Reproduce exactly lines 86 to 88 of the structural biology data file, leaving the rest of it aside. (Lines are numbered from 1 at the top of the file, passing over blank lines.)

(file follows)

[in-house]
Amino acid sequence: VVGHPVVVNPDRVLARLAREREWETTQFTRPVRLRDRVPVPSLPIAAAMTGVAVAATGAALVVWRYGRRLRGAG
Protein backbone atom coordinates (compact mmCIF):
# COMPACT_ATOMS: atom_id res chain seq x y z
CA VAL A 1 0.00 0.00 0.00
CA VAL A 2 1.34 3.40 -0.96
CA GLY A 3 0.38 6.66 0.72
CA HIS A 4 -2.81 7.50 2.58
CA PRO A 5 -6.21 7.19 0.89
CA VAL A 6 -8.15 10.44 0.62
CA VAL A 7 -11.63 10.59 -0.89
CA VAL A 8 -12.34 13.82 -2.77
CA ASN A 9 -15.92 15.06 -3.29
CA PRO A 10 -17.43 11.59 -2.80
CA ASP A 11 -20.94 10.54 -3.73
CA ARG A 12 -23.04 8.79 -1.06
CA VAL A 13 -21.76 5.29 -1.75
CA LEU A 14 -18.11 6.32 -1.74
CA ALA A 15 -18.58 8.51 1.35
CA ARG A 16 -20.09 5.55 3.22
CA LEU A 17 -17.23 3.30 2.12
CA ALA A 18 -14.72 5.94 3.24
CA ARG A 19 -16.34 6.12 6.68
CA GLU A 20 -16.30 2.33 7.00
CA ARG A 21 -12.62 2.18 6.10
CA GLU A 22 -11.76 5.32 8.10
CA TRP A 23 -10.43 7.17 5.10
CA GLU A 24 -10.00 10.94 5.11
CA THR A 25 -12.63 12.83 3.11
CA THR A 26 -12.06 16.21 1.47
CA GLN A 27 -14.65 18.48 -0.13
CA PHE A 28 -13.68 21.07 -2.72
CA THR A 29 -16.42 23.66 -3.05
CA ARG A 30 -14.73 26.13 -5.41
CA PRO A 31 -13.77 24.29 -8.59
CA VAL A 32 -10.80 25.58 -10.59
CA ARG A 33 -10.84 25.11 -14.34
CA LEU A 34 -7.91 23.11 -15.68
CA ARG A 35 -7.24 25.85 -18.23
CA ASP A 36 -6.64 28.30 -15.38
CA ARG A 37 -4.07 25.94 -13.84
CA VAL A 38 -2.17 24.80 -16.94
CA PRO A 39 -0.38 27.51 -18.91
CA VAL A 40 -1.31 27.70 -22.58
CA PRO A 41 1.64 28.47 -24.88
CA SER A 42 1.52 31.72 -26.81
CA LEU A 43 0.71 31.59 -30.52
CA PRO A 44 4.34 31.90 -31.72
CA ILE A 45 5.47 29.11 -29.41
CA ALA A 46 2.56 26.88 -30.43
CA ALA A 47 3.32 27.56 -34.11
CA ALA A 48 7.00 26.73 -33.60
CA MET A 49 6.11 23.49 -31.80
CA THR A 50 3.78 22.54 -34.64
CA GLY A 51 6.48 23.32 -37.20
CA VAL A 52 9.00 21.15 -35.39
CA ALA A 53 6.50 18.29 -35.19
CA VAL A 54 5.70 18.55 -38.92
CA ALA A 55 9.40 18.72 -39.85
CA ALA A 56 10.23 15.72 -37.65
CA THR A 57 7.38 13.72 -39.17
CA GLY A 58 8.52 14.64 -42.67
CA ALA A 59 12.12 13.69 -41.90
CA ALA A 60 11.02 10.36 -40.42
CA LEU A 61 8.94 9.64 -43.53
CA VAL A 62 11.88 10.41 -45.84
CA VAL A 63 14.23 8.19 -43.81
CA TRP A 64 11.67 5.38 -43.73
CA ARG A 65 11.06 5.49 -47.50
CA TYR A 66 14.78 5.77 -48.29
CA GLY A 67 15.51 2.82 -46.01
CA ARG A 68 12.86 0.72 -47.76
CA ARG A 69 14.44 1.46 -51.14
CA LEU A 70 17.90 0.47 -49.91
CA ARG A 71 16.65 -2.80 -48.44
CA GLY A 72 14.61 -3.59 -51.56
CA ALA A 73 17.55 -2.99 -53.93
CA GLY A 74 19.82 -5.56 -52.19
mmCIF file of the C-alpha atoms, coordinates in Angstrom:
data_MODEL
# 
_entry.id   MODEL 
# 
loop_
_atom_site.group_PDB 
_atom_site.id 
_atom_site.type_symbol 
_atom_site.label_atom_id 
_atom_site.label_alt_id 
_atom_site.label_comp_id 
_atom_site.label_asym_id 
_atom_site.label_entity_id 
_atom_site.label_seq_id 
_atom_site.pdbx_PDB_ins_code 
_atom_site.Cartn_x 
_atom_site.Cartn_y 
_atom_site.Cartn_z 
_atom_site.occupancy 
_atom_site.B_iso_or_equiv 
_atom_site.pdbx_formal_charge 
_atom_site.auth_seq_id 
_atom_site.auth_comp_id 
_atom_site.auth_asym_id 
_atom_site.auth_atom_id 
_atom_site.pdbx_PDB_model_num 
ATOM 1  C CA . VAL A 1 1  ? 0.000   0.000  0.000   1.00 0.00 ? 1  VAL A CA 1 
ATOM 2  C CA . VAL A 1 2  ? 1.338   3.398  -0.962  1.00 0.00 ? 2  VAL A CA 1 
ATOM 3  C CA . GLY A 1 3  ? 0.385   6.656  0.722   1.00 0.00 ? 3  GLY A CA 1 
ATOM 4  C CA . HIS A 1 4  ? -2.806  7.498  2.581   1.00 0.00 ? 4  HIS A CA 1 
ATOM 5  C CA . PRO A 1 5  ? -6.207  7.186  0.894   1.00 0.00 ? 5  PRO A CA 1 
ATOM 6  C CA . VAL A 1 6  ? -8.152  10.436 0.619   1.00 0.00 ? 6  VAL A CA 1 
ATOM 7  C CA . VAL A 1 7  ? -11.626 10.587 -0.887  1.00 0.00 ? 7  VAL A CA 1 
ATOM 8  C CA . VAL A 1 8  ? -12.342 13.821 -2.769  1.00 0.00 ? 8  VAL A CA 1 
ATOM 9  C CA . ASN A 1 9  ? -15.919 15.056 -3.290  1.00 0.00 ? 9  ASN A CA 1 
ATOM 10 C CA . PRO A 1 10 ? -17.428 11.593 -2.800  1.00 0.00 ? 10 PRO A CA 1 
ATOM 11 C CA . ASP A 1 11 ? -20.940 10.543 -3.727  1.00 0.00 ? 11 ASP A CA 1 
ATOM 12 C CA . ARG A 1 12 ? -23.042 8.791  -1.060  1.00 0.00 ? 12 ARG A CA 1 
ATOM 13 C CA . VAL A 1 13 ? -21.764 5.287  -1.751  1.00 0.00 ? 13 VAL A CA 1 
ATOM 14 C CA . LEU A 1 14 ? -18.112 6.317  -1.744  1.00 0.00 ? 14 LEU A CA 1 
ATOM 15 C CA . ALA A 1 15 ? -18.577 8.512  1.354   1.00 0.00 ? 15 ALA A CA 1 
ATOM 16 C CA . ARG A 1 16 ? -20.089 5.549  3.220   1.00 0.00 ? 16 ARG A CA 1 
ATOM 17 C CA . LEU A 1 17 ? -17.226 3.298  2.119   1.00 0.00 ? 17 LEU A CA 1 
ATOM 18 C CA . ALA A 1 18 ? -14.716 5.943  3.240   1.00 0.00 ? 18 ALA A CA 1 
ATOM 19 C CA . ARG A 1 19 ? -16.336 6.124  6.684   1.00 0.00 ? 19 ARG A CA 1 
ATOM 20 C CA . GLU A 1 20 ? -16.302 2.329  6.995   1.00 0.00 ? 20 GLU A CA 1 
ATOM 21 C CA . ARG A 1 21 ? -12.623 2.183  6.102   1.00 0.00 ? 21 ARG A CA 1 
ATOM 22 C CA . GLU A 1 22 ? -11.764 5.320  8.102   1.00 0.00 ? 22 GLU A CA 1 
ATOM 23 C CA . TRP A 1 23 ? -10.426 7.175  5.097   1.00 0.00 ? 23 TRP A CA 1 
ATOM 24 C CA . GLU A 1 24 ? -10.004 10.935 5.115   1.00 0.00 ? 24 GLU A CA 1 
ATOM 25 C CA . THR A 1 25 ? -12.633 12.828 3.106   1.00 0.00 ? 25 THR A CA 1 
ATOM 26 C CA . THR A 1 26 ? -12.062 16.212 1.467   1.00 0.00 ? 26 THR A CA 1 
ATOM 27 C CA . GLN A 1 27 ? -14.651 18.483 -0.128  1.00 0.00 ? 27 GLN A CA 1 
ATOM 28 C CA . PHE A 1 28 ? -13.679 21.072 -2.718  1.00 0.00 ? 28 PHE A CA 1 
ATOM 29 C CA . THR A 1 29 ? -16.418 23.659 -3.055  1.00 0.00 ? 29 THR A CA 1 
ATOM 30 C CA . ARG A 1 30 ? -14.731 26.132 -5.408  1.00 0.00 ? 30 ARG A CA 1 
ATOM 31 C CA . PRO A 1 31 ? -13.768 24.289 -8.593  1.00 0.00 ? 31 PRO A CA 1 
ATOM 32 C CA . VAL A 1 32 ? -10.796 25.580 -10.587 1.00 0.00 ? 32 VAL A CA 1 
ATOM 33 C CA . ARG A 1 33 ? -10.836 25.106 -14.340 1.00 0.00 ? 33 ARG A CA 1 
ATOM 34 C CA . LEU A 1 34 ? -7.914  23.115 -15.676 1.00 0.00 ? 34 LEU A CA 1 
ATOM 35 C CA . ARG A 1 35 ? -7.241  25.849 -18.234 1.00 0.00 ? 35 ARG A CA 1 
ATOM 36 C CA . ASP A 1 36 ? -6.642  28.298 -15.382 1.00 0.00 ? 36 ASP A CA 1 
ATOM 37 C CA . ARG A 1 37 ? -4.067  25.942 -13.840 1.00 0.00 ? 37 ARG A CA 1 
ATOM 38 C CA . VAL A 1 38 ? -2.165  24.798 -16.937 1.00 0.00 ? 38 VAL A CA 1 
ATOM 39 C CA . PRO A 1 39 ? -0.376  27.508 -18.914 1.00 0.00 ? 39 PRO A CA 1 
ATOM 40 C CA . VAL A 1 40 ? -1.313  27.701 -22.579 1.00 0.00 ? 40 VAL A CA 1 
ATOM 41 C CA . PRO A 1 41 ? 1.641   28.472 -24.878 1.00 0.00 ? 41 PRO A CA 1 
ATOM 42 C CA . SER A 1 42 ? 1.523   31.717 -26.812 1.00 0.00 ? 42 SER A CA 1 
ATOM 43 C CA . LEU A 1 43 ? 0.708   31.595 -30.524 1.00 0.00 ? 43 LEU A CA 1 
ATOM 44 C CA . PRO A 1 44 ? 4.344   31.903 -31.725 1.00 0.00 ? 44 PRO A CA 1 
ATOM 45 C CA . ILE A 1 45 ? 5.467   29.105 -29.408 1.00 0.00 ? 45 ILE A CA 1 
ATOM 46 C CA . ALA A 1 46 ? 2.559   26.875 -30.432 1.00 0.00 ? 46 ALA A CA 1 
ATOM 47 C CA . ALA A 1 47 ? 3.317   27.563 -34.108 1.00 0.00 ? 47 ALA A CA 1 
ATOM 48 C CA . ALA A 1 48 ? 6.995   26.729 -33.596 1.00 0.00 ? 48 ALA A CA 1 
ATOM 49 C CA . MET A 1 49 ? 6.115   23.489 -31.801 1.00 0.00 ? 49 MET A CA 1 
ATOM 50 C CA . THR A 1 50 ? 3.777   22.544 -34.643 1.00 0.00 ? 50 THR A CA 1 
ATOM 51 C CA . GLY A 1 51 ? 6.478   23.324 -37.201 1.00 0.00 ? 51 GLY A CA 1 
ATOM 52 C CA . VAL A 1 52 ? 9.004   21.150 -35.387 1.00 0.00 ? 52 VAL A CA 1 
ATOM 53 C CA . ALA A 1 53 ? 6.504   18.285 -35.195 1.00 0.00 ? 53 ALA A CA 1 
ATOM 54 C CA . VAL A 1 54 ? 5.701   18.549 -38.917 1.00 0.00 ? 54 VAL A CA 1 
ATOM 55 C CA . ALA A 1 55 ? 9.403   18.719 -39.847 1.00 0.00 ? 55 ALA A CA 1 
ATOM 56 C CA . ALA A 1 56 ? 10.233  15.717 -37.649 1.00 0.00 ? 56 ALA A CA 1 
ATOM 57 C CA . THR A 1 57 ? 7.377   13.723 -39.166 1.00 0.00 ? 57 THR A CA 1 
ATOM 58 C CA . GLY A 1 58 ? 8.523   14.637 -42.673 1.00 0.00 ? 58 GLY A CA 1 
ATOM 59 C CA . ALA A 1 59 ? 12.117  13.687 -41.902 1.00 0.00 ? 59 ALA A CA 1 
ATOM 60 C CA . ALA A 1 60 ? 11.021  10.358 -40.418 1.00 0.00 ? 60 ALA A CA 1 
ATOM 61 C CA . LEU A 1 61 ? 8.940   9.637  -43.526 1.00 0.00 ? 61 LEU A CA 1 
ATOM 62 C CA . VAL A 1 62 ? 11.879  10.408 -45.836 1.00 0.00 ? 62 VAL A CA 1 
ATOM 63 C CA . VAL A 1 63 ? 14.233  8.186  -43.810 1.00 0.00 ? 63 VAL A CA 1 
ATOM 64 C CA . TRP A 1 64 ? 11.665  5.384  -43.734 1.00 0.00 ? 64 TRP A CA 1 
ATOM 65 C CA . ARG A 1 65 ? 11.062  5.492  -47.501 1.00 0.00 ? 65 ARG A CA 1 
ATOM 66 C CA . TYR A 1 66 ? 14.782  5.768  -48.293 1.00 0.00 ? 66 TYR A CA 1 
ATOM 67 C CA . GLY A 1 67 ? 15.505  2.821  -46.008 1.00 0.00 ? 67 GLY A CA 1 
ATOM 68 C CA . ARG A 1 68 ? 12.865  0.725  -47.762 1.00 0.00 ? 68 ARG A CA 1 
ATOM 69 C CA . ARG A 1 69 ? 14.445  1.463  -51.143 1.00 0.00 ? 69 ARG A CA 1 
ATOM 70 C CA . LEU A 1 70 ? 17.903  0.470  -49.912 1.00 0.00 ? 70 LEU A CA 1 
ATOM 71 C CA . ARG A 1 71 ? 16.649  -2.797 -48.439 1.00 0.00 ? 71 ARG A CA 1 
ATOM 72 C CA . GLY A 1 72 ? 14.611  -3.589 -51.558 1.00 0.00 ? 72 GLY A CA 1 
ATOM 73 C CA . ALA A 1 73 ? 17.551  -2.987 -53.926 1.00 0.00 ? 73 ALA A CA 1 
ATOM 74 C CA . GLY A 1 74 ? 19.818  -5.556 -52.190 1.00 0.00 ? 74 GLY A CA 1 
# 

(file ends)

_atom_site.id 
_atom_site.type_symbol 
_atom_site.label_atom_id 